And yet, when AK took him for his four-month check-up a couple of weeks ago and the doctor told her we could start him on rice cereal, and the rice cereal package said it was for babies who were “supported sitters,” I exclaimed proudly: “Dash must be a supported sitter already!” And he is, kind of, although he tumps to one side without much provocation.

This baby is all, "I can sit supported only by this model's face."
“She didn’t mean start him on cereal this minute,” AK said offhandedly. “She just said sometime between now and his next appointment. We might not see her again till July.”

My inner Tiger Mom deflated a bit.

But Tiger Mom isn’t quite the right description. It’s not that I want Dash to be a genius or prodigy. Honestly, I’m still invested in my own genius—I’d rather write a brilliant novel than hover over Dash at swim practice, or whatever. I just want some kind of assurance that he won’t not make it in life. And I know there’s no such assurance, not really. Sprinkle in a little medical anxiety, and suddenly I’m hoping he’ll start crawling at four months just so I don’t have to worry about him not crawling at ten months.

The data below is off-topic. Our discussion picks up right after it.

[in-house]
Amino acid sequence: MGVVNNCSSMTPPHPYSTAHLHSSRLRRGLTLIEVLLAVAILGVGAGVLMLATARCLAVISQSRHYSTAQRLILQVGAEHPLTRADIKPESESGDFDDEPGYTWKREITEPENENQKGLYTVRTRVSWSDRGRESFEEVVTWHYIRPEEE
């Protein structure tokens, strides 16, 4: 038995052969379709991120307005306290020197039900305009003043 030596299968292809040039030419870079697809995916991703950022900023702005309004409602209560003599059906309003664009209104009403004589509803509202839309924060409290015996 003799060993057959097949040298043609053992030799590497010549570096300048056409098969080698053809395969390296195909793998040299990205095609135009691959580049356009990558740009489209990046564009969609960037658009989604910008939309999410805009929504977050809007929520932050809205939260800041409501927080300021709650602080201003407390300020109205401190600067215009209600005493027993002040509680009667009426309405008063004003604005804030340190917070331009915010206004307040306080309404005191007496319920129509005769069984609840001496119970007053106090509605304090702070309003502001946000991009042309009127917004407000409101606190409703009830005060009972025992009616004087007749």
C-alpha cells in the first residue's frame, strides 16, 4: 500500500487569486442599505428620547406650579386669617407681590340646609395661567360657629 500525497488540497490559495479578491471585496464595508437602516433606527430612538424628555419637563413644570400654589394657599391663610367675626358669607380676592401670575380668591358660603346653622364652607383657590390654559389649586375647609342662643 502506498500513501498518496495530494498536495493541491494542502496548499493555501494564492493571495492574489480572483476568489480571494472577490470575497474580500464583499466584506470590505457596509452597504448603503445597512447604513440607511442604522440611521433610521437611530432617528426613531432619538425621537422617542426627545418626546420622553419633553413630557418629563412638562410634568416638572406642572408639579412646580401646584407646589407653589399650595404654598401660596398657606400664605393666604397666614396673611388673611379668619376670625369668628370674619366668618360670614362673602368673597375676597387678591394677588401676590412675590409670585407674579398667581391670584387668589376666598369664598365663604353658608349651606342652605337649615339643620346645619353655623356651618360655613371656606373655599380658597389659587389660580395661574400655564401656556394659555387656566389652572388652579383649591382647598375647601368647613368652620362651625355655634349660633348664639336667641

But then I remember: I already love him.

The beautiful, easy fatalism.

What if he didn’t crawl at ten months? What if he never learned to walk? What if his skin turned into one giant toenail? (I have watched too many random YouTube modern-day freak shows late at night.) What would I do, return him? No, I would love him.

I would be sad, because life for the toenail-skinned is bound to be challenging. And I would try to find ways to help him. But I would never view him as someone in need of fixing. And once I realize that, some of my anxiety falls away. There is no difficult decision to be made, not in the grand scheme of things.